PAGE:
Shikagoland Goes to Korea: Things The Guide Books Don’t Tell You*


When preparing for my trip to South Korea I did my level best to read up on the country. Despite my fondness for Korean food, music, and television, I didn’t know a ton about South Korea, and Seoul in particular. Sadly, for a country that has so much worth visiting, its pretty hard to find useful information. While websites like the Korean Tourism Organization have some information most of it is…dry. I tried consulting travel go-tos like Lonely Planet only to be faced with 15 day itineraries for flinging yourself around South Korea at warp speed. No thanks.

Seoul is a city that cannot fail to give you any kind of travel experience you desire. And while it was great to discover these things on my own, there were more than a few moments where I thought “I wish I would have known xyz before I got here”.

Shikagoland cares. So if you’re curious about Seoul or planning a trip yourself, I bring you…

Stuff You Don’t Know About Korea, But Should: Shikagoland Style

The title needs work. Its a process.

1. Walking around Seoul: the never-ending lunge – You see that beautiful picture I posted above? That serene view from palace grounds looking at the mountains that surround Seoul? Gorgeous, right? Well, Seoul isn’t exactly built on a random stretch of flatlands near mountains. No sir. Seoul IS a damn mountain. Look, I’m from the Midwest, the only hills I encounter are pre-programmed into a stationary bike, so having to come to grips with seemingly never-ending staircases (if you were lucky) or streets that inclined to the heavens was daunting. South Korean girls and women navigate this terrain in sky-high heels. You are not them. Don’t even try. Stretch and hydrate. Wear comfy shoes. Enjoy how good your legs look after a few days.


The horror

Pro-tip: Bring your hiking appropriate footwear. The trails leading up to Namsan Tower are absolutely beautiful and one of the things I want to do most when I go back is hike up there instead of taking the Mordor like journey via cable cars and elevators and weirdly deep stairs.

2. In a city with so many people personal space is a foreign concept – Seoul is a city roughly the same size as my sweet home Chicago. The population of Chicago? About 2.7 million. The population of Seoul? About 11 million. Let that simmer for a moment. And if you’re claustrophobic (like me) take a few deep breaths and a few drags off your inhaler if necessary. Spend even five minutes in Seoul and its hard to ignore that there are just so many people everywhere. Crowded trains, crowded restaurants, packed buses, an avalanche of people coming towards you when crossing the street. Its intense. So it’s no surprise that Seoul residents (Seoulites? IDK) aren’t exactly bothered about being in close quarters. But as an American, I’ve grown comfortable with the idea that I should expect to enjoy a certain invisible barrier between myself and other people. I realized this was not a universal thought process a few years ago in San Francisco in an incident that almost lead to tears of frustration while waiting in line to ride the cable car with a pair of European tourists literally breathing on my neck. So basically be prepared for being sandwiched into train cars with someone’s elbow perilously close to your back. And on the bright side, occasionally that elbow will belong to a gorgeous dark-haired stranger in an impeccably tailored three-piece suit and…wait..where was I going with this?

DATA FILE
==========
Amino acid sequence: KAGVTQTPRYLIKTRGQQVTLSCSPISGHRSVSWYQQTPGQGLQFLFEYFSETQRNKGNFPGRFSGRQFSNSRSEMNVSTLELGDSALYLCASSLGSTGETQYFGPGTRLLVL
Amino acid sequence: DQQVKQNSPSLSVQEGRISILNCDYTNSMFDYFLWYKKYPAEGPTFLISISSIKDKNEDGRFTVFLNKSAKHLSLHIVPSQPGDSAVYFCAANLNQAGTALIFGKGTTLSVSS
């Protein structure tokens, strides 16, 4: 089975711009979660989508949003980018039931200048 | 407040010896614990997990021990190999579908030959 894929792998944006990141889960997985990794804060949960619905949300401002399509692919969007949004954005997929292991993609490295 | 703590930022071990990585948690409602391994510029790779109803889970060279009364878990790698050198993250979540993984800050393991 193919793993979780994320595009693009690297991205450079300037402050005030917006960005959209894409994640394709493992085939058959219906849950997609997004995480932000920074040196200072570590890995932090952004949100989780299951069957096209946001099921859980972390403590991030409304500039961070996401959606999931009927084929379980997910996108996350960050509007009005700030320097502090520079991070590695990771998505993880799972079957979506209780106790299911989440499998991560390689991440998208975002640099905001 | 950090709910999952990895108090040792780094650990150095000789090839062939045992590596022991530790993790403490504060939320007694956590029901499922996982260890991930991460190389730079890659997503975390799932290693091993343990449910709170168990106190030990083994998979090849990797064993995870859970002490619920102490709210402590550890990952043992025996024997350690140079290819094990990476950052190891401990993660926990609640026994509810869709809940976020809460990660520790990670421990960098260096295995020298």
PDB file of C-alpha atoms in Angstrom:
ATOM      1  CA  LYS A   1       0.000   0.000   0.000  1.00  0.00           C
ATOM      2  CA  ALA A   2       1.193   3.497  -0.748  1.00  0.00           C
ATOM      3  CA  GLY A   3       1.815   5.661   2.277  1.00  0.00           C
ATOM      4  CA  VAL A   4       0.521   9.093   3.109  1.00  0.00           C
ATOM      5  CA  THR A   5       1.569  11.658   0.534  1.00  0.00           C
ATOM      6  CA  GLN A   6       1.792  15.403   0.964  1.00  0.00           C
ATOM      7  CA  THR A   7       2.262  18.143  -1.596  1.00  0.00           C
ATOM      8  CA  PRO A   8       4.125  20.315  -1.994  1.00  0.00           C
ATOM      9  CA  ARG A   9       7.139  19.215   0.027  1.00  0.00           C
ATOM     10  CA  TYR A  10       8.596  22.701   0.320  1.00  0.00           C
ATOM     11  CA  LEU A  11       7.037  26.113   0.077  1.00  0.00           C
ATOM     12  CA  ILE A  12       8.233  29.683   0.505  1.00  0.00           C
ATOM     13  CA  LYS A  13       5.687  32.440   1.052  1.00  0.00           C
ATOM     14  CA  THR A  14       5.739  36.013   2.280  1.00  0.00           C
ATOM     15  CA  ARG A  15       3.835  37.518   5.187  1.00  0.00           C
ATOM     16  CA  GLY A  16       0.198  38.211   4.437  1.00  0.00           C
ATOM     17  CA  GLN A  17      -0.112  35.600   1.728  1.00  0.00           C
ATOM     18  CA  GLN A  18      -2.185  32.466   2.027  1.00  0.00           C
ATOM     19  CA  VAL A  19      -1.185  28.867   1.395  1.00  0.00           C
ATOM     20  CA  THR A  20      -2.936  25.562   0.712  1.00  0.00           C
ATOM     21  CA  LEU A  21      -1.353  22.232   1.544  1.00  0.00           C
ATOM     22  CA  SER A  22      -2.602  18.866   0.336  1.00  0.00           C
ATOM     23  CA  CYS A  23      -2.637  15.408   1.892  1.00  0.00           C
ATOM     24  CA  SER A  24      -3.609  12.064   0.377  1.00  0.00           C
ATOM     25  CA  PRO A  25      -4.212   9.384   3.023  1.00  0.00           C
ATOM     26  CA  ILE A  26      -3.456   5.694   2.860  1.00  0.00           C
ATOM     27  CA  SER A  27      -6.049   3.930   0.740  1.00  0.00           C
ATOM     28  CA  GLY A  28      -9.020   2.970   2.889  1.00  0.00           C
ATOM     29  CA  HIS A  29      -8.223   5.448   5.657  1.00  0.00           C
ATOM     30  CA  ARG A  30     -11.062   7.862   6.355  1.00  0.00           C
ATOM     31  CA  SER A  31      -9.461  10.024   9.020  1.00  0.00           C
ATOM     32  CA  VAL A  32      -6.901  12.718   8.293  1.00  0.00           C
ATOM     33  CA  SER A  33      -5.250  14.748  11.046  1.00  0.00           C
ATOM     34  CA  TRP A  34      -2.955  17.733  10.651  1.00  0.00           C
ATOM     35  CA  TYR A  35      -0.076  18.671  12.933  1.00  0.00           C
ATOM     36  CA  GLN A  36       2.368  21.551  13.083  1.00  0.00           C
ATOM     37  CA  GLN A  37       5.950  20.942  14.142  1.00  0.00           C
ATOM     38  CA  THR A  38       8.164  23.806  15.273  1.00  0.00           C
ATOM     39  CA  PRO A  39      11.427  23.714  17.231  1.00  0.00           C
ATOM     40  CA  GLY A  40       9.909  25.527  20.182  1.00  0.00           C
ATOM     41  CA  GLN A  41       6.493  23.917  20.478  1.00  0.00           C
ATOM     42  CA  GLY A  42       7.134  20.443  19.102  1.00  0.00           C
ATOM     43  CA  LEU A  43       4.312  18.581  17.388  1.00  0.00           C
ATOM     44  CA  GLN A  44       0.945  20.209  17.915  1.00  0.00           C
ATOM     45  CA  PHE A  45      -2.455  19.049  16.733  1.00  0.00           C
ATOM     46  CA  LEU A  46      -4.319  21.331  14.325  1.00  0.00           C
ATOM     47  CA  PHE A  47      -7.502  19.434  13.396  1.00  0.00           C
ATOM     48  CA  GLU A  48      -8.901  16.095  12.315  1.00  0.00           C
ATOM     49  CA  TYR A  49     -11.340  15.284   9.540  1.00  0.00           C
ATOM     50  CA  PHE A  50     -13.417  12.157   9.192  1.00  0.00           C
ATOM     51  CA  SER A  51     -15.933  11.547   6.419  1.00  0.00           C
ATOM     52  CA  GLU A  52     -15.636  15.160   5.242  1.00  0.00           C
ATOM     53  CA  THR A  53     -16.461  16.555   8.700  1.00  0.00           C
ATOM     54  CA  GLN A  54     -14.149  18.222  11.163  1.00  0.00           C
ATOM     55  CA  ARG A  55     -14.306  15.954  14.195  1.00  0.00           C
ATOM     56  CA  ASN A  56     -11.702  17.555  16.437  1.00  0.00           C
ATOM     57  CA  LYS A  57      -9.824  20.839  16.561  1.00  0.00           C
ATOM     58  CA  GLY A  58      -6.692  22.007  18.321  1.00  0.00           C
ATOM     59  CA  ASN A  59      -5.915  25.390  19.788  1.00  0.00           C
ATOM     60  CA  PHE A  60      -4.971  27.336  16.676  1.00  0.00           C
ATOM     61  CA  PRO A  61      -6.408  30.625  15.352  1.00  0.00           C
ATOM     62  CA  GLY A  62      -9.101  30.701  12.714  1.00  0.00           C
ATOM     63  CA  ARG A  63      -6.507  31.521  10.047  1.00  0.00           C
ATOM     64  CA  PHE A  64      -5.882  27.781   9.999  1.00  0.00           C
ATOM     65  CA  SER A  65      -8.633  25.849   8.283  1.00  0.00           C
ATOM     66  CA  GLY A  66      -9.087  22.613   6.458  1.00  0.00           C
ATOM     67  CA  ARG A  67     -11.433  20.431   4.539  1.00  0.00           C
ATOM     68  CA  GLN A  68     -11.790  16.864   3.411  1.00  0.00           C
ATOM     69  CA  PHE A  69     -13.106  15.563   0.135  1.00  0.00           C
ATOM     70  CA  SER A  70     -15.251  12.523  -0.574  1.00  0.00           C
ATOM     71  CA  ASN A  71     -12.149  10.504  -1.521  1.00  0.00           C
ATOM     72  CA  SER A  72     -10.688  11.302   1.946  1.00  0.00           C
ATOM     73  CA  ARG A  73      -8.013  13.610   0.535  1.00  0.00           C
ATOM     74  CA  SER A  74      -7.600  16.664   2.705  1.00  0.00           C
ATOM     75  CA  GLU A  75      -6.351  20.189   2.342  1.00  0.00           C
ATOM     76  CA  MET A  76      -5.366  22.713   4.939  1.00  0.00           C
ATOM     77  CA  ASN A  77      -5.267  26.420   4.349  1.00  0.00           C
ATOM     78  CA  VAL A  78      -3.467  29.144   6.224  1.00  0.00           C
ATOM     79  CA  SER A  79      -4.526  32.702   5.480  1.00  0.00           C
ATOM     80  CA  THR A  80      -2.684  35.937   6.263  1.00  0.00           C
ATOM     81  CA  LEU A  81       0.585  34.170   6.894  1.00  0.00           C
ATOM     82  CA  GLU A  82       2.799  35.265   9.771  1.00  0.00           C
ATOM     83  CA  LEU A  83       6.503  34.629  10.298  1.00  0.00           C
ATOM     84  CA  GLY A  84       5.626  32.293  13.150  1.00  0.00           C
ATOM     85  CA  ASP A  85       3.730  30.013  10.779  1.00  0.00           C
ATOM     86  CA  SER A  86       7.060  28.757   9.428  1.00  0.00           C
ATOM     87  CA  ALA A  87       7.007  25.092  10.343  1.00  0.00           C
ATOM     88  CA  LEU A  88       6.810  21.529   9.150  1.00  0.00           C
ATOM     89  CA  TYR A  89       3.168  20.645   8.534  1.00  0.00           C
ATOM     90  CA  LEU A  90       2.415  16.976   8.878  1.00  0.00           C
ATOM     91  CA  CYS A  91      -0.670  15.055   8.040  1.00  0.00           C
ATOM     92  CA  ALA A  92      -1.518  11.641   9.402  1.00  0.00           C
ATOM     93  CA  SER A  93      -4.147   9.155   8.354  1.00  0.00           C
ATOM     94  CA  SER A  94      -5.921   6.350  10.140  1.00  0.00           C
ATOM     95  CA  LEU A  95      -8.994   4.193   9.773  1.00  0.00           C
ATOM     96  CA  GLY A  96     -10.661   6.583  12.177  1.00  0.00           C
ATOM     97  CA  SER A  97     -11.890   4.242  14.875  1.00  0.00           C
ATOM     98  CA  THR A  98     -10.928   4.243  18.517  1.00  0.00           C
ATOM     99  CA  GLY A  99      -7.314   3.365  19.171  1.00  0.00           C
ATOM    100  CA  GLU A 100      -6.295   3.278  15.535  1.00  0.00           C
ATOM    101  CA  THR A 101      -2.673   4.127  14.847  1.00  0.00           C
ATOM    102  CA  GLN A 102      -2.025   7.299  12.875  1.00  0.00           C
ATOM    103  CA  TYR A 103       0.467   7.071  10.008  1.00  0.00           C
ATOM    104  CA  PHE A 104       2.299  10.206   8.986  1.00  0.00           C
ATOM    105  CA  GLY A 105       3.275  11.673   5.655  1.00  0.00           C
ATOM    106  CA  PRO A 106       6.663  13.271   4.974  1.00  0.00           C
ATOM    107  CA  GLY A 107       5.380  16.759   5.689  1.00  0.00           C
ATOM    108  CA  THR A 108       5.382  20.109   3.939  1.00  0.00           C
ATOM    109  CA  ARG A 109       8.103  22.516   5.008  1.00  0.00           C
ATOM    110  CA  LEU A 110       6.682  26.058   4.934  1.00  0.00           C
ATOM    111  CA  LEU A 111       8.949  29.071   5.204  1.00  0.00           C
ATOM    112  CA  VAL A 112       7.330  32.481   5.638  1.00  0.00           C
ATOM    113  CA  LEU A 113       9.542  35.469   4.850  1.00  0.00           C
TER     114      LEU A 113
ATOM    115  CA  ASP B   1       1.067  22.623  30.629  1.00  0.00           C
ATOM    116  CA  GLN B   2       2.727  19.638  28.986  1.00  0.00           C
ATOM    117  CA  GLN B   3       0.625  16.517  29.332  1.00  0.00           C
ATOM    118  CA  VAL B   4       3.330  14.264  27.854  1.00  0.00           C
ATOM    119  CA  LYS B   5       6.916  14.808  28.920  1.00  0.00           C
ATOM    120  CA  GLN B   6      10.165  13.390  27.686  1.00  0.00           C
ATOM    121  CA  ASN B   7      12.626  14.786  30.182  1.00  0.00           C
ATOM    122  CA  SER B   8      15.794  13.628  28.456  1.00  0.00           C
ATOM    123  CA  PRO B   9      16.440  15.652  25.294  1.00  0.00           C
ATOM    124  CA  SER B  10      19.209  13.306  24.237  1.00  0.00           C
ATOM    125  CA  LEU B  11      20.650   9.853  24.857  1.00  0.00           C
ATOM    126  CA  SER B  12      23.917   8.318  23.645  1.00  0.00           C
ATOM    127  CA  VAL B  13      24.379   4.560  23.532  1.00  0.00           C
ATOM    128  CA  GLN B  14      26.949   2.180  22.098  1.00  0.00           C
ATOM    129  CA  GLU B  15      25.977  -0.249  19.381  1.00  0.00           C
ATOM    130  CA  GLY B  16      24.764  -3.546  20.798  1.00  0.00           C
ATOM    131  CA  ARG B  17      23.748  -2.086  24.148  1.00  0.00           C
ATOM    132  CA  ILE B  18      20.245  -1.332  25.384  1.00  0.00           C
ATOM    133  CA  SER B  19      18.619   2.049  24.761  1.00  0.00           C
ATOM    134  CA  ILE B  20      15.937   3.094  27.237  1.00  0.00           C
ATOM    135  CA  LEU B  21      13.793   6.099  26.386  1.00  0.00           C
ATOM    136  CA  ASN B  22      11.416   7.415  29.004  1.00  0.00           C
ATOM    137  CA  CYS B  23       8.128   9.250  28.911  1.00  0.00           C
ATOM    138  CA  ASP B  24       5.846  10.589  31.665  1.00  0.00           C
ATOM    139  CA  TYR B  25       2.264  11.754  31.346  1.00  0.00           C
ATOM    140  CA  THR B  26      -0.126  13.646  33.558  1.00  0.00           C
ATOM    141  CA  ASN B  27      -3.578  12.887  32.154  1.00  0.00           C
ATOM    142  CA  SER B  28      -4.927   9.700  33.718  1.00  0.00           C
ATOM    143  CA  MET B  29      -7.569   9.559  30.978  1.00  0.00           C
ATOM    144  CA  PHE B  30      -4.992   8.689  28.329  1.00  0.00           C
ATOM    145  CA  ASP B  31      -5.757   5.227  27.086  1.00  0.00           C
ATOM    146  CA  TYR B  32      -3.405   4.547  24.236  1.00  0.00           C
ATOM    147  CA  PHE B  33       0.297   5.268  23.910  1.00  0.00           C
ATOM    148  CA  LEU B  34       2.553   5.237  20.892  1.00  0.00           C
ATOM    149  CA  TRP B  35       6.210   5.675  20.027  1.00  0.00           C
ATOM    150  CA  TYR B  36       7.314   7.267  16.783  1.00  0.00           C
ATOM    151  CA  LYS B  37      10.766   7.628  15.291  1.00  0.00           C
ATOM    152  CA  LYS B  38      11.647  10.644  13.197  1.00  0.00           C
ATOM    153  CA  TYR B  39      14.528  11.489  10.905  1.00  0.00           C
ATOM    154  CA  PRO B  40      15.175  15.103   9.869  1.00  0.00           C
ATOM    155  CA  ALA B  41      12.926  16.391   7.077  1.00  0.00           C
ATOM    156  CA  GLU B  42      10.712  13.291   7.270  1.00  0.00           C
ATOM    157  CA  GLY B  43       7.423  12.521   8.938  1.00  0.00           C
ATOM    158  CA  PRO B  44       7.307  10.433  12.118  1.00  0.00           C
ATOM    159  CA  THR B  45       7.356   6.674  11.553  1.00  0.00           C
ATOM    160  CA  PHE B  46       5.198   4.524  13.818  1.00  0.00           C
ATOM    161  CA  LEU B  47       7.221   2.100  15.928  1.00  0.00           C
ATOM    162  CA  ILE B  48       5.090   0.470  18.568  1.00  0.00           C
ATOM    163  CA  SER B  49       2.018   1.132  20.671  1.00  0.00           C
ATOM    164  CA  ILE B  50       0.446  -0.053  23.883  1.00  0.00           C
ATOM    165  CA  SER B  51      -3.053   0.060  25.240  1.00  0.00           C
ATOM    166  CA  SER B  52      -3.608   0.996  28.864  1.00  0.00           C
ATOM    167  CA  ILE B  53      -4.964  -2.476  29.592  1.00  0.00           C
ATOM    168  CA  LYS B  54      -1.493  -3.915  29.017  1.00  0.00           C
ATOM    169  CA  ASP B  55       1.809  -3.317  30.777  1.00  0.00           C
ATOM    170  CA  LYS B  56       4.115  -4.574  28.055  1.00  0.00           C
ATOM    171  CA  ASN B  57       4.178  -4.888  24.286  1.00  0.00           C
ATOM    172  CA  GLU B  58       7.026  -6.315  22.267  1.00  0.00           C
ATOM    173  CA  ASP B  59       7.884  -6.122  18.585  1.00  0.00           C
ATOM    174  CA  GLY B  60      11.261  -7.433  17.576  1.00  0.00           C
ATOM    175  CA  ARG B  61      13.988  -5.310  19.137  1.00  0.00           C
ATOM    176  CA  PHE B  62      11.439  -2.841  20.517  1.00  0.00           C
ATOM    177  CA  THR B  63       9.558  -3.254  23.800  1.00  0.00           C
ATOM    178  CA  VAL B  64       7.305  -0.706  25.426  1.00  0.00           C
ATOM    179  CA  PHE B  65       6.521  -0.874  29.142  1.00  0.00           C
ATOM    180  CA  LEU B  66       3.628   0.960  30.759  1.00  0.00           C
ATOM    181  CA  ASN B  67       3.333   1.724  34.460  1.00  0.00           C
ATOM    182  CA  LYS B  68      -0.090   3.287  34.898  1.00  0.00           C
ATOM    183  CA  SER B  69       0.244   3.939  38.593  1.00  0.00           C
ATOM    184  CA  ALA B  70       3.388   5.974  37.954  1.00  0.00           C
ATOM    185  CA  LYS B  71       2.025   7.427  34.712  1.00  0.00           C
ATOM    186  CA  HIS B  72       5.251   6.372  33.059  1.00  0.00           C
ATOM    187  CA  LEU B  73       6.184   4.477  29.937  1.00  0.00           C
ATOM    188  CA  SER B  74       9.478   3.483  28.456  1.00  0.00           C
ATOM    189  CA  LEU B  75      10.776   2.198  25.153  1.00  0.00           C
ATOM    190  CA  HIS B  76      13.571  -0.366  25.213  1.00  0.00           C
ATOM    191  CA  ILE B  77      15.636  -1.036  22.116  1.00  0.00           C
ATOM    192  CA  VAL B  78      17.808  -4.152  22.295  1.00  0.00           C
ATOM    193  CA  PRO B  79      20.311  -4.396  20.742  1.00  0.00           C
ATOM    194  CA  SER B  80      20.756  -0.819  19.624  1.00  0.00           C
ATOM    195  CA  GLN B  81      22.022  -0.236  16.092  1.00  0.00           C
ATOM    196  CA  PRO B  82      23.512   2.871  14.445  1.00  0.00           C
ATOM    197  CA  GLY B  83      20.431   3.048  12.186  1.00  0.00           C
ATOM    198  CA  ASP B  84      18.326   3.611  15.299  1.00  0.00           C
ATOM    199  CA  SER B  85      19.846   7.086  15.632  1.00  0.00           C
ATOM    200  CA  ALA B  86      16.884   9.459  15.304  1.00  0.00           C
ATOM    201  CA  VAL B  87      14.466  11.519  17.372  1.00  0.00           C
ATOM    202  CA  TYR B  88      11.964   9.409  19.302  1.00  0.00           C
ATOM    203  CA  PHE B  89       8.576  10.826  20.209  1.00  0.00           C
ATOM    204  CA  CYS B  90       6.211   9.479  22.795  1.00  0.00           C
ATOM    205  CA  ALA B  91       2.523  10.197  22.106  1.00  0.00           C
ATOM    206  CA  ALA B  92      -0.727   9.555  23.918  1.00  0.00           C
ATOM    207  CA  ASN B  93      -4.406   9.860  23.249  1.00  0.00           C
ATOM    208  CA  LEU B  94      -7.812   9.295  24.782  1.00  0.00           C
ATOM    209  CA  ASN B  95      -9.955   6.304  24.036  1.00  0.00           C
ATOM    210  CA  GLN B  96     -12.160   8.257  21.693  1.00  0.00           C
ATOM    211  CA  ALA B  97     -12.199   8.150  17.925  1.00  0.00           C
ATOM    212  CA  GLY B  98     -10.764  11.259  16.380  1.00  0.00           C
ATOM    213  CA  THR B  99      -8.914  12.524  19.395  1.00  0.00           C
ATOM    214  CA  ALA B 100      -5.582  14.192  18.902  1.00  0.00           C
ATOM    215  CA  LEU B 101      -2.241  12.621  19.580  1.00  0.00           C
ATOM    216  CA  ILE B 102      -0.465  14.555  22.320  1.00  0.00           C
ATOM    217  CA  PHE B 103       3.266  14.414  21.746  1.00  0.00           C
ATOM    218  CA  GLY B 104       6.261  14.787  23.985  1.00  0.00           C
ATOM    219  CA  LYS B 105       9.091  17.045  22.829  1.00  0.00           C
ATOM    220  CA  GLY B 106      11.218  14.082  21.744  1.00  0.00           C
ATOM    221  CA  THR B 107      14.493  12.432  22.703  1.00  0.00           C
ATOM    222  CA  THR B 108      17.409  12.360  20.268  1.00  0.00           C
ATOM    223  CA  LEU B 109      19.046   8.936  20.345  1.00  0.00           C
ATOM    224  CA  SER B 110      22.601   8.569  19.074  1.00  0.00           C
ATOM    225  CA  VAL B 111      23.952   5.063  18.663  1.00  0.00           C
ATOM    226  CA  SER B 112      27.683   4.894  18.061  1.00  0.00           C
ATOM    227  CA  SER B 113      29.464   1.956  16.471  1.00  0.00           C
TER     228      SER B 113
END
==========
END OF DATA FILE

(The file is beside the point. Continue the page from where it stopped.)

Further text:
This is not a drill

This is not a drill

Pro-tip: Don’t bother trying to be polite when entering and exiting subway trains in Seoul. People seem universally committed to the “push and be pushed” way of life and its an extreme waste of time to do anything different. Don’t go all WWE about it, but unless you’re prepared to gently shove your body past others, you’ll spend a lot of time watching train doors close in your face because you didn’t get on/off the train in time. Accept it. Roll with it.

3. Korean buses are death machines and if you die in Korea they will likely be the causeOk, thats a little dramatic but really. Crossing streets in Korea qualifies as a near death experience. So much so that after the first day as pedestrians we decided that we wouldn’t cross a street unless we were at the curb the moment the “walk” sign flashed. Anything less was taking your life in your hands. The average Korean motorist seems to take a YOLO approach to the rules of the road but none more so than city bus drivers. These are not the mostly empty gentle machines you see waif like actresses crying on in Korean dramas. These are big mean death machines. On at least three occasions I was forced to confront the possibility that my mom would have to fly to Seoul to claim my body and if there was a way to warn her off the pasta as a in-flight meal from beyond the grave.

Psy definitely not included

Psy definitely not included

Pro-tip: When getting around the city, stick to trains. Download the Metroid app (be sure to download the extra English language extension when prompted) or something similar (one you can use without being connected to the internet is key) and travel your heart out. While the buses run all over, it can be a lot harder to know what bus to get on/stop to get off on if you’re not familiar with the area. The subways have plenty of maps and signs in English and the announcements are made in Korean and English (and in Mandarin at some stops). And while cabs are plentiful, we had very little luck when presenting them with addresses. YMMV however.

4. You are not going to be able to understand the address system in Korea so don’t even try. – Of course maybe you’re a genius but to my American brain, addresses in Korea were totally useless because they didn’t seem to follow any logic that I could pick up. I’m 100% sure that there is a system there but a week in Seoul is not enough time to decipher it.